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**The mathematics of various entertaining subjects. Volume 2. Research in games, graphs, counting, and complexity. With a foreword by Ron Graham.**
*(English)*
Zbl 1386.00005

Princeton, NJ: Princeton University Press (ISBN 978-0-691-17192-0/hbk; 978-1-4008-8913-6/ebook). xviii, 390 p. (2017).

This book is the hard-copy version of the 2015 MOVES conference, “MOVES” being an acronym for (among other things) the title of the book. This conference, the second in a series, was held in honor of Elwyn Berlekam, John H. Conway, and Richard Guy. It is unsurprising, then, that the book is in the same spirit as the various books generated by the “Gathering for Gardner” conferences.

The late Martin Gardner, however, was an autodidact, and the G4G books have tended to mathematics that was solid but light and accessible. MOVES is the honors course: while the reader is by no means thrown in at the deep end, a solid grounding in undergraduate mathematics is generally assumed. The result is a challenging and exciting book that complements the more familiar (and unconnected) series.

There is a distinct concentration on unfamiliar aspects of familiar games: Stockmeyer gives a new view of the Towers of Hanoi, Demaine et al. analyze Tangles, Bosch et al. design better gaming dice, and Weed shows that the children’s card game War, (than which, nothing but 1x1 tic-tac-toe could be much simpler) becomes, if slightly generalized, PSPACE-hard.

A sociobibliographical aside: it is a known phenomenon, first described by Carroll (1876), that the more frivolous or bizarre a significant problem appears at first glance, the larger the group of recreational mathematicians that will assemble for the hunt. Of the nineteen papers in this book, three have six authors each.

Two of the three guests of honor are represented in the book; Conway (with Norton and Ryba) presents a wonderful article on magic squares studded with truly dreadful puns, and Guy (whose impending hundredth birthday was honored by another chapter) produces special points from an ordinary triangle with the verve of a magician pulling paper streamers out of a hat.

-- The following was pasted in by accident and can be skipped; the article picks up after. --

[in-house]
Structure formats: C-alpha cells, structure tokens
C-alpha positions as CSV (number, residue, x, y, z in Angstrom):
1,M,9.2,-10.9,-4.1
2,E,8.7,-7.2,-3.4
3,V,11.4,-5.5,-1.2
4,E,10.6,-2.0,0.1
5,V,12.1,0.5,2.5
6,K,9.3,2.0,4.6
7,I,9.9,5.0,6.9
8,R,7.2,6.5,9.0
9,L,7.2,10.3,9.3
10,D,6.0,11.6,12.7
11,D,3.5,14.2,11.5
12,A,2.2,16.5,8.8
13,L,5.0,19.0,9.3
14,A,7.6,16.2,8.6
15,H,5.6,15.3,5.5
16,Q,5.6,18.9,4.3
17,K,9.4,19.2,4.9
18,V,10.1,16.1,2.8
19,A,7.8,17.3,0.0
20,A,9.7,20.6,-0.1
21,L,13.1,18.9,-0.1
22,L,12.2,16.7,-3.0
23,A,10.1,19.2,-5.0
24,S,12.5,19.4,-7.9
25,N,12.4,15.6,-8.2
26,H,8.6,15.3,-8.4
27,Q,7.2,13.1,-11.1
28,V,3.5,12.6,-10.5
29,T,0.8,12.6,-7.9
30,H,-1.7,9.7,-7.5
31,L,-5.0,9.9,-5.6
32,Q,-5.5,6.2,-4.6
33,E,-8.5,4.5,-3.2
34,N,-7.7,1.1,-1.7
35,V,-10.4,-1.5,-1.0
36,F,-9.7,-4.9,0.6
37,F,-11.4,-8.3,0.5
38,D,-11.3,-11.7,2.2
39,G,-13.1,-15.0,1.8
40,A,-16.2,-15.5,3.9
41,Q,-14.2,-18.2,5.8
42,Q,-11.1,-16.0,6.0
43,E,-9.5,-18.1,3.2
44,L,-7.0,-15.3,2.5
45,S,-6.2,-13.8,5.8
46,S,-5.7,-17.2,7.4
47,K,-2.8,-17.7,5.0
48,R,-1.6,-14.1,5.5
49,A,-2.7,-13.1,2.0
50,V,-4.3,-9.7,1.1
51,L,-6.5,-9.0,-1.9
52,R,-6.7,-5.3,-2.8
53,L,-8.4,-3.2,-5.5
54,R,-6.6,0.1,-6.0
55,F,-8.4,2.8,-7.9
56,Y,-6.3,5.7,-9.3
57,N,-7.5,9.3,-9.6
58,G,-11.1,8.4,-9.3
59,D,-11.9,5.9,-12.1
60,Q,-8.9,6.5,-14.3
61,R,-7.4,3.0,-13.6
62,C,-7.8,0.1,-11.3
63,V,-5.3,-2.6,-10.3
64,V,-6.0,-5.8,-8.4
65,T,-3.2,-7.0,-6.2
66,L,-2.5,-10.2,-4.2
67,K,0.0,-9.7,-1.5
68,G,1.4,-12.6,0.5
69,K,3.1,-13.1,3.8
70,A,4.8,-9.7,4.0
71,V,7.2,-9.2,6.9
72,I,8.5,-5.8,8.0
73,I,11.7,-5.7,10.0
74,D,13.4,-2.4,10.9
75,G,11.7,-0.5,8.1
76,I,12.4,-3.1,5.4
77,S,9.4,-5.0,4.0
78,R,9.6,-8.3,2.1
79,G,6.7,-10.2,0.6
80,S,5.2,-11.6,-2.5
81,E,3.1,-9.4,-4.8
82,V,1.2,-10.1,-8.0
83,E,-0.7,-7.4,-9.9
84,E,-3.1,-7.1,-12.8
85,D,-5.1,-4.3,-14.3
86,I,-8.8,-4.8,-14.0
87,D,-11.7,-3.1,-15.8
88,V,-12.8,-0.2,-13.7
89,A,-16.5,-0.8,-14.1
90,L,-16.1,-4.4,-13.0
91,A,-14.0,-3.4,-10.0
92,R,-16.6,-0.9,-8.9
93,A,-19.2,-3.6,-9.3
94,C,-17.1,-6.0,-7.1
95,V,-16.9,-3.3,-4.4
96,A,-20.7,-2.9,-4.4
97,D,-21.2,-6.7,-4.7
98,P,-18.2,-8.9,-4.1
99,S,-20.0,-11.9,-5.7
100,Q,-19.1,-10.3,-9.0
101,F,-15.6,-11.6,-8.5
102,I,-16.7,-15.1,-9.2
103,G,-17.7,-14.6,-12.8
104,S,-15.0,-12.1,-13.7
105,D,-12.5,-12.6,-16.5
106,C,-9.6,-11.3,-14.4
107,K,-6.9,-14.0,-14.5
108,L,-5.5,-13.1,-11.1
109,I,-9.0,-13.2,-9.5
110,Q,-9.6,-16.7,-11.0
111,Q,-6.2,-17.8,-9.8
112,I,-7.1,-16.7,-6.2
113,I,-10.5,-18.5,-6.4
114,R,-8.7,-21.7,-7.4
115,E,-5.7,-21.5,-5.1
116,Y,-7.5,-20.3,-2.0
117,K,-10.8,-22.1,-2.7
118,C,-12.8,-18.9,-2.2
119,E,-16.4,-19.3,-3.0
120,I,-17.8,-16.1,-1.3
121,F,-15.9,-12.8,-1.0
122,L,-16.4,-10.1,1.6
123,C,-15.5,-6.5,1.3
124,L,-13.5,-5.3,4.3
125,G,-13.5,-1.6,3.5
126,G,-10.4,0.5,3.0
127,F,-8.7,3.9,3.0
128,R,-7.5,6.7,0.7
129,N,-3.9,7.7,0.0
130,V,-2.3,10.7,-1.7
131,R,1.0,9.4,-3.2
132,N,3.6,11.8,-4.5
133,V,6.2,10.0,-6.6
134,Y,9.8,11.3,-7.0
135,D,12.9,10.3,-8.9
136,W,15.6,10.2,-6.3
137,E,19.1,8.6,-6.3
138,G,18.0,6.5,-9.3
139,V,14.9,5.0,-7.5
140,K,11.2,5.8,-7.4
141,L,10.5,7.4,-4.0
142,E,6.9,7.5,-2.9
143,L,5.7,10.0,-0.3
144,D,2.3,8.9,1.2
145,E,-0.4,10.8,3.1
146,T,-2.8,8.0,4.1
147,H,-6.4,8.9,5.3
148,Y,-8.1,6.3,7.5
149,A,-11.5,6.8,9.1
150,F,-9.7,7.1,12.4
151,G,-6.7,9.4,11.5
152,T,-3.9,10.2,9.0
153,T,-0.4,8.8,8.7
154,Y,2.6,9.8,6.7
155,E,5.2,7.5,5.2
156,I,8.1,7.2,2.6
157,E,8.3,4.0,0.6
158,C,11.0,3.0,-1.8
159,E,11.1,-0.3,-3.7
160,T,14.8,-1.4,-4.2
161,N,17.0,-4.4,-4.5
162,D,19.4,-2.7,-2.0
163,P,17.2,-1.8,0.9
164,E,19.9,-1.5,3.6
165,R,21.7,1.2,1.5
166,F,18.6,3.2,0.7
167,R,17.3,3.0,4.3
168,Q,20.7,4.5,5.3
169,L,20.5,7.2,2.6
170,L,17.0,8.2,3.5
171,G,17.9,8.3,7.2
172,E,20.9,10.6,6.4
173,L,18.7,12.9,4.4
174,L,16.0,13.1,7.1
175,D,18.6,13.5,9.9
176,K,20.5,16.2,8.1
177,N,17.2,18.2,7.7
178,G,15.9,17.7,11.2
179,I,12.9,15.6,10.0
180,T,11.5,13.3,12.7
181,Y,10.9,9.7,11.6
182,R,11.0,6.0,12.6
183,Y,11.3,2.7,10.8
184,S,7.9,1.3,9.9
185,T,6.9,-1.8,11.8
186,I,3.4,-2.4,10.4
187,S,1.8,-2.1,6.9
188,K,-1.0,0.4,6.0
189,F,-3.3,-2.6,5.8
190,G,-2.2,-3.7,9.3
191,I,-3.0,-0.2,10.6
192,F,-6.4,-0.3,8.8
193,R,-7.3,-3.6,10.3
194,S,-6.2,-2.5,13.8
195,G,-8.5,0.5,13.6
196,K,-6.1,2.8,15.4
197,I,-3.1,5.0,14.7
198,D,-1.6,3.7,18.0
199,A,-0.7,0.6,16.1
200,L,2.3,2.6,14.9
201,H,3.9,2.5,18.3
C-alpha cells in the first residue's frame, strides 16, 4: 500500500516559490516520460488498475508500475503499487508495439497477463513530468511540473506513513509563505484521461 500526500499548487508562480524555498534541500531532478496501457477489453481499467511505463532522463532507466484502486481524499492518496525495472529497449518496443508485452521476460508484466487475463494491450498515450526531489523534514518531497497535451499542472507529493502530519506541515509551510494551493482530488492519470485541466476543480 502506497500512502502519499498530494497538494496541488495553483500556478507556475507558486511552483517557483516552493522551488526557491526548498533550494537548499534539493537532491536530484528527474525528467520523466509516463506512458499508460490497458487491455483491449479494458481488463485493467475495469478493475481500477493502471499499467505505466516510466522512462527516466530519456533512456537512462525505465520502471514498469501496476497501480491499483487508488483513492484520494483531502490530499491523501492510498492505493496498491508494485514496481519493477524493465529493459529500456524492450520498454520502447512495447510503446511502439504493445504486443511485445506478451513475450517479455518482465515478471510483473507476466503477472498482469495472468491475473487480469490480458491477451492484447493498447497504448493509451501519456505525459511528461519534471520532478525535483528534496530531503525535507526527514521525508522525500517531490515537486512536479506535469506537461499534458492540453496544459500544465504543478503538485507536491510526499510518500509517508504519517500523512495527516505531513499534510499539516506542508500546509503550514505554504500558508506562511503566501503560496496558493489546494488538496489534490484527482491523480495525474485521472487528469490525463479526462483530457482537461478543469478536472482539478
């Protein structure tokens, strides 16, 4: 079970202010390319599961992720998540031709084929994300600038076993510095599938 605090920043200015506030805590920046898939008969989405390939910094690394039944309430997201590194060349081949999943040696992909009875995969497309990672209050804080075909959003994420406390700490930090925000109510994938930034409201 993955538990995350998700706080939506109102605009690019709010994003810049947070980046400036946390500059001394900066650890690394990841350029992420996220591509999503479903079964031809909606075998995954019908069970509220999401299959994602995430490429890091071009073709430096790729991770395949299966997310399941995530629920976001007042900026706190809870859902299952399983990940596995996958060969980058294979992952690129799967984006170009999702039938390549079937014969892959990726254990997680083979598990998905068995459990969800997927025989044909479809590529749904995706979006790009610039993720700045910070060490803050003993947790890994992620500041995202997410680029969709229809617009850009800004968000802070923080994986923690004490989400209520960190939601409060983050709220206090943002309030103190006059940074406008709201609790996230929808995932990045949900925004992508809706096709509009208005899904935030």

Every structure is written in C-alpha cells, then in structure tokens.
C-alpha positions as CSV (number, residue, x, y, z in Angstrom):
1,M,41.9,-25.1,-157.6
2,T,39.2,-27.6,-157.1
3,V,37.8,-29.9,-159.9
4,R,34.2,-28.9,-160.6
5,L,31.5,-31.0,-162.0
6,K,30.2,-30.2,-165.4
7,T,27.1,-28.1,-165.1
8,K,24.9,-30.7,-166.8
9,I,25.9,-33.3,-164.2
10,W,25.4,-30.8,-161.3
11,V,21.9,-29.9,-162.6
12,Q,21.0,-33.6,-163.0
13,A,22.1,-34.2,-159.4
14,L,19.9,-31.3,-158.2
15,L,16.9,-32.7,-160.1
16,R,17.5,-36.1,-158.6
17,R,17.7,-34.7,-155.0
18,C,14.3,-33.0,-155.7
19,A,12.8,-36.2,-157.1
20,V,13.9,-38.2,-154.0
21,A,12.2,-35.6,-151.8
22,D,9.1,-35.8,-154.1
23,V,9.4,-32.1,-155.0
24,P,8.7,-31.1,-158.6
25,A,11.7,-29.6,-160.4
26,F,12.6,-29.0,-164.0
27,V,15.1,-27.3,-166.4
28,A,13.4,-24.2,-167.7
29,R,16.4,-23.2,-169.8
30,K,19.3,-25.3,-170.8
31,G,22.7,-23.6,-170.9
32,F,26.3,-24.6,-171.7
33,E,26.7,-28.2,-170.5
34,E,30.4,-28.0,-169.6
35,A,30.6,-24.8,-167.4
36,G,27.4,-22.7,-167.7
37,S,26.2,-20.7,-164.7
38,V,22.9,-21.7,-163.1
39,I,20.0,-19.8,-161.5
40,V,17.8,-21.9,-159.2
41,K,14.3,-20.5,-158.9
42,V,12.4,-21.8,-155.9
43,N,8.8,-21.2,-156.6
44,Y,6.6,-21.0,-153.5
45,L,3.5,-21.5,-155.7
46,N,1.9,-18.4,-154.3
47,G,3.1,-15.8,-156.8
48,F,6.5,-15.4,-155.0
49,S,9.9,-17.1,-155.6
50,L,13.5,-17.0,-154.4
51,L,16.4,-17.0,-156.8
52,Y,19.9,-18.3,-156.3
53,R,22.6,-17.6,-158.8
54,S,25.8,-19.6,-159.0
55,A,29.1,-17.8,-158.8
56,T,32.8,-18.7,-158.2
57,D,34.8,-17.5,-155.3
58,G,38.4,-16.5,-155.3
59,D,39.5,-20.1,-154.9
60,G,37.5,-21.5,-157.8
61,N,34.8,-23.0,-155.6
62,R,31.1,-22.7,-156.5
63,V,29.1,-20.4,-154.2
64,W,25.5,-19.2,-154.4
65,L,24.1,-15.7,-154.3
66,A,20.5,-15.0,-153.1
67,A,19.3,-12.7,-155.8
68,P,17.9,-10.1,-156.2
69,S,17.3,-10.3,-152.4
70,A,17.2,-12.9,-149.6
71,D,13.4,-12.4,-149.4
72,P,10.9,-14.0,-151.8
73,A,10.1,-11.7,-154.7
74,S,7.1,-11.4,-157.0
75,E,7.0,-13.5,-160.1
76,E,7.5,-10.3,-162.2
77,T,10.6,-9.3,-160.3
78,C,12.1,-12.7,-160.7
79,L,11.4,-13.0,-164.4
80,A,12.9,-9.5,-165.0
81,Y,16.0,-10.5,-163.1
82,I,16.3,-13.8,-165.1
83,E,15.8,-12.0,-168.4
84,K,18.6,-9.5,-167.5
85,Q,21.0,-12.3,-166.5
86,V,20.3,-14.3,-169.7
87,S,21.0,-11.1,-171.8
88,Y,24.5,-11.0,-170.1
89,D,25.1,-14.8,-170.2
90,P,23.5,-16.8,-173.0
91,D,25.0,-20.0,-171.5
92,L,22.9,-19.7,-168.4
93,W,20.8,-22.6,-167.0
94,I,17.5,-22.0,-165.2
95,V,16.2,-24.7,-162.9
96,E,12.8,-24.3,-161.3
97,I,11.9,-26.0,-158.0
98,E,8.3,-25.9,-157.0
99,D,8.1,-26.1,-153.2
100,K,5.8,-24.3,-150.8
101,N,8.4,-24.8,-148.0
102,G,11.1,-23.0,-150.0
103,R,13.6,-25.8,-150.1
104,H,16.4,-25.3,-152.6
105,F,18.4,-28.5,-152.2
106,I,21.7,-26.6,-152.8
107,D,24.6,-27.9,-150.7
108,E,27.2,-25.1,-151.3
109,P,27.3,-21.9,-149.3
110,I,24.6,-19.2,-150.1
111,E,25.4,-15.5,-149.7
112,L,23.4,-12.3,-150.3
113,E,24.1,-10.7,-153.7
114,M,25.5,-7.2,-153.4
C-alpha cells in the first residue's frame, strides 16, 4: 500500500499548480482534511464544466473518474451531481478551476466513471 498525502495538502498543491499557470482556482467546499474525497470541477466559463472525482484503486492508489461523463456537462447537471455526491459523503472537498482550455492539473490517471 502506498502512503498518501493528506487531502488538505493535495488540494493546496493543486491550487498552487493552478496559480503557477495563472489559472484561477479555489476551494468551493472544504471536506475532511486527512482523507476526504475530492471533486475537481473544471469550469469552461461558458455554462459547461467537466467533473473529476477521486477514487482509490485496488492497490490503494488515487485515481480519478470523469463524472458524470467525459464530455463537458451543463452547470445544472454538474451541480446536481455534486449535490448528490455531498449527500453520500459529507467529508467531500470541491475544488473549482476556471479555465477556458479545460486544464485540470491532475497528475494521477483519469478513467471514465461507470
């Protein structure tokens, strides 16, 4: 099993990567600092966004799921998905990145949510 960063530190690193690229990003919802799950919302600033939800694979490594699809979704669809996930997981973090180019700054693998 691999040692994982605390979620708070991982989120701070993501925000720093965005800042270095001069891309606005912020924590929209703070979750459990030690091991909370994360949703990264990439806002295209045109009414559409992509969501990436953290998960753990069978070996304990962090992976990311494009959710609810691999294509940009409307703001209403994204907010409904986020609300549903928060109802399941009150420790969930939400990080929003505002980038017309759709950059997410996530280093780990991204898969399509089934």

Other topics include graph theory, number theory, paper folding, and dragons fighting over kasha. My only warning about this book is that it truly is not as elementary as the G4G series that it resembles. To anybody with at least the moiety of a math degree, the present book will be at least as interesting and possibly more so, but it might not be as appropriate for the high school reader.

The late Martin Gardner, however, was an autodidact, and the G4G books have tended to mathematics that was solid but light and accessible. MOVES is the honors course: while the reader is by no means thrown in at the deep end, a solid grounding in undergraduate mathematics is generally assumed. The result is a challenging and exciting book that complements the more familiar (and unconnected) series.

There is a distinct concentration on unfamiliar aspects of familiar games: Stockmeyer gives a new view of the Towers of Hanoi, Demaine et al. analyze Tangles, Bosch et al. design better gaming dice, and Weed shows that the children’s card game War, (than which, nothing but 1x1 tic-tac-toe could be much simpler) becomes, if slightly generalized, PSPACE-hard.

A sociobibliographical aside: it is a known phenomenon, first described by Carroll (1876), that the more frivolous or bizarre a significant problem appears at first glance, the larger the group of recreational mathematicians that will assemble for the hunt. Of the nineteen papers in this book, three have six authors each.

Two of the three guests of honor are represented in the book; Conway (with Norton and Ryba) presents a wonderful article on magic squares studded with truly dreadful puns, and Guy (whose impending hundredth birthday was honored by another chapter) produces special points from an ordinary triangle with the verve of a magician pulling paper streamers out of a hat.

Other topics include graph theory, number theory, paper folding, and dragons fighting over kasha. My only warning about this book is that it truly is not as elementary as the G4G series that it resembles. To anybody with at least the moiety of a math degree, the present book will be at least as interesting and possibly more so, but it might not be as appropriate for the high school reader.

Reviewer: Robert Dawson (Halifax)

### MSC:

00A08 | Recreational mathematics |

97A20 | Recreational mathematics, games (education) (MSC2010) |

### Citations:

Zbl 1328.00020
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XMLCite

\textit{J. Beineke} (ed.) and \textit{J. Rosenhouse} (ed.), The mathematics of various entertaining subjects. Volume 2. Research in games, graphs, counting, and complexity. With a foreword by Ron Graham. Princeton, NJ: Princeton University Press (2017; Zbl 1386.00005)

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